• 3.
    Zhang, Zhe
    KTH, School of Engineering Sciences (SCI), Aeronautical and Vehicle Engineering.
    Optimal damping and slow sound in ducts2019Doctoral thesis, comprehensive summary (Other academic)
    Abstract [en]

    The thesis is dedicated to expanding knowledge on two duct acoustic issues including: 1) the optimal damping of low frequency sound and 2) the development and application of ‘slow sound’.

    To address the first issue, the ‘Cremer impedance’ proposed more than half a century ago has been revisited and further developed. The original motivation is to extend the concept from large duct applications, such as aero-engines, to low frequency applications including vehicle intake and exhaust or cooling and ventilation systems. This leads to the derivation of the ‘exact’ solution of the Cremer impedance for single-lined rectangular ducts valid in the low frequency range in the presence of a ‘plug’ flow. A substantial improvement in the low frequency damping is achieved with the exact solution and a measurement campaign is carried out to validate this.

    However, for both circular and rectangular ducts (including single-lined and double-lined types) the exact solution of the Cremer impedance has a negative real part in the low frequency range. This indicates that an active boundary is required to provide the optimal damping. Two investigations on the negative resistance are conducted. First, the ‘plug’ flow is replaced by a sheared flow by changing the boundary condition in the optimization model. With this modification, the Cremer impedance is recalculated and the negative resistance is still found in most cases, demonstrating that the negative resistance is not necessarily an artefact of the boundary condition. Second, since the Cremer impedance is based on mode-merging, a mode-merging analysis is carried out. The merging result shows that the downstream results are always valid, but some of the upstream results in the low frequency range are invalid in the sense that unexpected mode pairs merge, and the corresponding damping is smaller than expected. This finding is true for both the fundamental mode and higher order modes.

    Regarding the second issue, ‘slow sound’ or sound with a much reduced ‘phase velocity’ is investigated using a resonant periodic system in the low frequency range. This can be seen as an acoustic metamaterial where sound propagates at a much smaller-than-normal speed around its resonance frequency. Following a hydrodynamic particle agglomeration model, the slow sound is applied to manipulate the distribution of small particles in the vehicle exhaust system. Although in principle this acoustic agglomeration method can work, it will only be efficient if the wave damping in the metamaterial is kept small.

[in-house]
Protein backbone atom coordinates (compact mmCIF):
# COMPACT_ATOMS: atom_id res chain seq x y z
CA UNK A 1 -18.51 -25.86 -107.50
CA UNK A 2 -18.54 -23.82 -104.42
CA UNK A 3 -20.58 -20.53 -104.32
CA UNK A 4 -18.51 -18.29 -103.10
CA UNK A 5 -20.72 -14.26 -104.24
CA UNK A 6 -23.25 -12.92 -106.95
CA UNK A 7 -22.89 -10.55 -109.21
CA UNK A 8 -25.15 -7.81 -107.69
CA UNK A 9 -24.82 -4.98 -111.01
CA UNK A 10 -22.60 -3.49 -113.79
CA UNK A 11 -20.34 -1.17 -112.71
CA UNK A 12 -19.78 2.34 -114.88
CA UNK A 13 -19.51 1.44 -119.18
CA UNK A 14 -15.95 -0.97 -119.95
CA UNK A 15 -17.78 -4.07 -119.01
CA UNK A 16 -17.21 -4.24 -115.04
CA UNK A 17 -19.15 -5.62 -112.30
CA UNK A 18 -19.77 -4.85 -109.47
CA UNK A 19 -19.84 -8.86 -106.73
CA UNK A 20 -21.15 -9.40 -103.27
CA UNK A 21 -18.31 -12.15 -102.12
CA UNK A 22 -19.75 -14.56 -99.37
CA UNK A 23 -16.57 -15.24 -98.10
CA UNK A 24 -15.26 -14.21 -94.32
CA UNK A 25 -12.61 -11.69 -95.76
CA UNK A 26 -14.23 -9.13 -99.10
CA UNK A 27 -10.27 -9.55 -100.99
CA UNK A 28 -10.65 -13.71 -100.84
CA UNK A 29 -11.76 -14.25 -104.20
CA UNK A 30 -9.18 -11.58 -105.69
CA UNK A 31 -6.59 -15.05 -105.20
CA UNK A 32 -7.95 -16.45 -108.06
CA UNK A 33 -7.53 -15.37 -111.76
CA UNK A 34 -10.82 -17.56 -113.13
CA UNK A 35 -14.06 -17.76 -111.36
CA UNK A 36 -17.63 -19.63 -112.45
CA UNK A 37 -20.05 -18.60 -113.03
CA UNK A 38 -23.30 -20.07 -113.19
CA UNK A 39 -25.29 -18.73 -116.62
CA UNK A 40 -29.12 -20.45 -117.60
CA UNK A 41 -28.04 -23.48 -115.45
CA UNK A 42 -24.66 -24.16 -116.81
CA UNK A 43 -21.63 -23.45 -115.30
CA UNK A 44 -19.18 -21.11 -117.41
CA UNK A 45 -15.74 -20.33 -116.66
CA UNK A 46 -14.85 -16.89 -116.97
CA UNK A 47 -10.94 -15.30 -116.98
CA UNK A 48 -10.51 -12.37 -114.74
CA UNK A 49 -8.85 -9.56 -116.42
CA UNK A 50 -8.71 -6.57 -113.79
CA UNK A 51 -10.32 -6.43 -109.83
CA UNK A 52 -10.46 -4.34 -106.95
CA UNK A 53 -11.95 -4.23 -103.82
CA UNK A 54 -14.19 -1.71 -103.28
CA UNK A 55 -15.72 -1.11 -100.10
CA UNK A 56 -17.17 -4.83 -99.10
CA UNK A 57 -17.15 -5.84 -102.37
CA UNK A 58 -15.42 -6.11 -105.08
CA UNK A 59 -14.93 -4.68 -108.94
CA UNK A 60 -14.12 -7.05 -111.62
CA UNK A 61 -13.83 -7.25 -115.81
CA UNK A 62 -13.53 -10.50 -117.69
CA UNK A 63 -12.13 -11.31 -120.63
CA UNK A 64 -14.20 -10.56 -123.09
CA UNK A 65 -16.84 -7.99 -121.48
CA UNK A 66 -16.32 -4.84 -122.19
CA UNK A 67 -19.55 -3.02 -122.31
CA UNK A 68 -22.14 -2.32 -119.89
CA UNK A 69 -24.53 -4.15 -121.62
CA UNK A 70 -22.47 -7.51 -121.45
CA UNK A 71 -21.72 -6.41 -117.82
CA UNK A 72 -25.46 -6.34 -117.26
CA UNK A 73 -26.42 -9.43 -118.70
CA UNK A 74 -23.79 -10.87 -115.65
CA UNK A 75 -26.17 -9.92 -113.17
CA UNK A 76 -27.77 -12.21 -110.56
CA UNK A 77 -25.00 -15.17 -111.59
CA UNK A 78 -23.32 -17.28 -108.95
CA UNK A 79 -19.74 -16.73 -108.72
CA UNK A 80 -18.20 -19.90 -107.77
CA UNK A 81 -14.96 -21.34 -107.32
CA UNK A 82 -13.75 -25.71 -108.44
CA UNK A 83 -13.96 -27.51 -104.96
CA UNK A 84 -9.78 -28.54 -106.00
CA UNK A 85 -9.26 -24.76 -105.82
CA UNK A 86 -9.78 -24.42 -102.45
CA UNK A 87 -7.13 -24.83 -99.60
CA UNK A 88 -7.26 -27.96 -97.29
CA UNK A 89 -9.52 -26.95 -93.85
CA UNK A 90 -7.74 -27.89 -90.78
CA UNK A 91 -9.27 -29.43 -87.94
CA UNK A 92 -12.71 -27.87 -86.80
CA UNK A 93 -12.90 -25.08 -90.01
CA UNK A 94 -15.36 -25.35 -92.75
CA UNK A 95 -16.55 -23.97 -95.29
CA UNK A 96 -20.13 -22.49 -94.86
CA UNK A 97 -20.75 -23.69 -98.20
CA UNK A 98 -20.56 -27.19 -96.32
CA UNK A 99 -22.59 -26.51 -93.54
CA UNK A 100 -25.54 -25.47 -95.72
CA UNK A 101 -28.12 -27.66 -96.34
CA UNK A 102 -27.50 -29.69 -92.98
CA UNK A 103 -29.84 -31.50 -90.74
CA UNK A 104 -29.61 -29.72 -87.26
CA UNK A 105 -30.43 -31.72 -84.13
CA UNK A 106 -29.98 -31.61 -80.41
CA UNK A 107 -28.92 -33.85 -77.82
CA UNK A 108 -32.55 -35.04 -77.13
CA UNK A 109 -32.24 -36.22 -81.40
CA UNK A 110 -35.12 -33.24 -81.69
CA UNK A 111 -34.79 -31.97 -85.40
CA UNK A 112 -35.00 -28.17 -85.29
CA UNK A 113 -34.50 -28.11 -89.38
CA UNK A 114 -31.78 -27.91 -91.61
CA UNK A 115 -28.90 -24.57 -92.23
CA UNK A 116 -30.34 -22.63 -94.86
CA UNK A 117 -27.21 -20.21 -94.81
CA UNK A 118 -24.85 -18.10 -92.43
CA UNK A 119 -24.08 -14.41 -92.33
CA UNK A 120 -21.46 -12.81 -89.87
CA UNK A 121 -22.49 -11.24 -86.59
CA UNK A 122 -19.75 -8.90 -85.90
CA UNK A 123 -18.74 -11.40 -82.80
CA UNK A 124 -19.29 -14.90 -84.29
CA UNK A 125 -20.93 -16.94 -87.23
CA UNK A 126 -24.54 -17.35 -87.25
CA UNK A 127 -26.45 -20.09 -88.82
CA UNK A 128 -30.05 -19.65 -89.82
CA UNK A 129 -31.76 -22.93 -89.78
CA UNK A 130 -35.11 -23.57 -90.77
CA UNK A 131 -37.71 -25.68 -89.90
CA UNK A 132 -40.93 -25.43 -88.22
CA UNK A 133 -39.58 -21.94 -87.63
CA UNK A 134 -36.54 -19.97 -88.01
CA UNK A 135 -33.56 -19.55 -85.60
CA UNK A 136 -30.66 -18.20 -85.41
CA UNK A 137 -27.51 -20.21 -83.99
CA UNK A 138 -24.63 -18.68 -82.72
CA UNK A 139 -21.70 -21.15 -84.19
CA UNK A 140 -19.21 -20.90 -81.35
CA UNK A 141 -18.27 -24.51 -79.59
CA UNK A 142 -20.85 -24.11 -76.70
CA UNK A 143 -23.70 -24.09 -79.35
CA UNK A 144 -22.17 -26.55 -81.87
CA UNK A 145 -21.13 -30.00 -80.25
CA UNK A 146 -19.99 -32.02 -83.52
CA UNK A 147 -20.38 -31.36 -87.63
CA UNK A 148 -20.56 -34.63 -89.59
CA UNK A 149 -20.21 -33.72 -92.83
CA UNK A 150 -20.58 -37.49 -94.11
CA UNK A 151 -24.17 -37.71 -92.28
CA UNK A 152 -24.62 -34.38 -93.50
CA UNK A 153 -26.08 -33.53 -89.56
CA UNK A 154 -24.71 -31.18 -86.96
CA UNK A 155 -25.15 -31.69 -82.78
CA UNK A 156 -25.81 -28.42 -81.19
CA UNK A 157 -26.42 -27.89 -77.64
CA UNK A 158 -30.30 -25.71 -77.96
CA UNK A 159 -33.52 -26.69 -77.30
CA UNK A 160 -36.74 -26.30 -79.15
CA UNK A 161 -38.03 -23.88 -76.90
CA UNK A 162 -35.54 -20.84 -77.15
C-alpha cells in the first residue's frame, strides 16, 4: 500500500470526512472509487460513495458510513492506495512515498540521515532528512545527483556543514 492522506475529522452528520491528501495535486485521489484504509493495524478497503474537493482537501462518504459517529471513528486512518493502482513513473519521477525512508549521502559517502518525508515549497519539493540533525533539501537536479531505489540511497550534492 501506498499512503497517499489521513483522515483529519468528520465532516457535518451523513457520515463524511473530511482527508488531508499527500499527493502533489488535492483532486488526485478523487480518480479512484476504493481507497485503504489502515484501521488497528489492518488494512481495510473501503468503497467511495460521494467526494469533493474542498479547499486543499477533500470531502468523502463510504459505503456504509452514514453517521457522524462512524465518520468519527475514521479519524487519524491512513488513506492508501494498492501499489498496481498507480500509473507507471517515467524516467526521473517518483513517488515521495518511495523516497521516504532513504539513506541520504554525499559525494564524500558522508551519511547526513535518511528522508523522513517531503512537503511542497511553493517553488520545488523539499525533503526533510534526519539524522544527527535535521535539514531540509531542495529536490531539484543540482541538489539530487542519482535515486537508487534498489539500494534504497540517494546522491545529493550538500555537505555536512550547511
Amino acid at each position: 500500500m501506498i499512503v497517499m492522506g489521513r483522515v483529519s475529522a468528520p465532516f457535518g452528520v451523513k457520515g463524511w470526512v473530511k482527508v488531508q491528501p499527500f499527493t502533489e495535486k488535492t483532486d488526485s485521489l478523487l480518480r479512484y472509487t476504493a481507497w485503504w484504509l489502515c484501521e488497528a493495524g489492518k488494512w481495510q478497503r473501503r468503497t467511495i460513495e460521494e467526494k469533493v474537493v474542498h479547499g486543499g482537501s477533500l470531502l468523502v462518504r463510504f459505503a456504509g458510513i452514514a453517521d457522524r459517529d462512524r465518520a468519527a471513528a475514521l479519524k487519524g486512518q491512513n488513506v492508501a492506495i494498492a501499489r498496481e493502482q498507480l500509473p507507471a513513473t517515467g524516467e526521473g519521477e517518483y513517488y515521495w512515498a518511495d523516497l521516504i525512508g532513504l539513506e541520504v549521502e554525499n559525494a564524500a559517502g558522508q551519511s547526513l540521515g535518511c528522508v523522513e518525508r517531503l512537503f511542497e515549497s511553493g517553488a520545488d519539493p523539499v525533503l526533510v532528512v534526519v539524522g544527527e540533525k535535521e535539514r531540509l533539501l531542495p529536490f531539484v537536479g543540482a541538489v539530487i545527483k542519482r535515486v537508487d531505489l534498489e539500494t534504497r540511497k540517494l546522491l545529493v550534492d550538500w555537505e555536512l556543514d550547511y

• 4.
    Zhang, Zhe
    et al.
    KTH, School of Engineering Sciences (SCI), Aeronautical and Vehicle Engineering.
    Bodén, Hans
    KTH, School of Engineering Sciences (SCI), Aeronautical and Vehicle Engineering, Marcus Wallenberg Laboratory MWL. KTH, School of Engineering Sciences (SCI), Centres, Linné Flow Center, FLOW. KTH, School of Industrial Engineering and Management (ITM), Centres, Competence Center for Gas Exchange (CCGEx).
    Åbom, Mats
    KTH, School of Engineering Sciences (SCI), Aeronautical and Vehicle Engineering, Marcus Wallenberg Laboratory MWL. KTH, School of Engineering Sciences (SCI), Centres, Linné Flow Center, FLOW. KTH, School of Industrial Engineering and Management (ITM), Centres, Competence Center for Gas Exchange (CCGEx).
    The Cremer Impedance: An Investigation of the Low Frequency BehaviorManuscript (preprint) (Other academic)
    Abstract [en]

    The Cremer impedance, first proposed by Cremer (1953) and then extended by Tester (1973), is supposed to give the maximum propagation damping in an infinitely long waveguide. Previous works including a uniform grazing flow have shown negative resistance in the low frequency range for both circular and 2-D rectangular waveguides, i.e., implying an active boundary. In order to further analyze the low frequency behaviour of the Cremer impedance, especially the negative resistance, two investigations are conducted in the current work. First, the previously used Ingard-Myers boundary condition is replaced by the Brambley boundary condition with the introduction of a thin inviscid boundary layer, and results obtained with the two boundary conditions are compared to see the effect of a sheared flow. The frequency range where the two boundary conditions can be applied is also analyzed. Second, discussions regarding the validity of the low frequency result in both the up- and downstream directions from the perspective of mode-merging are presented. This analysis is further extended from the fundamental mode to higher order modes in the frequency range where they are ‘just cut-on’.

  • 5.
    Zhang, Zhe
    et al.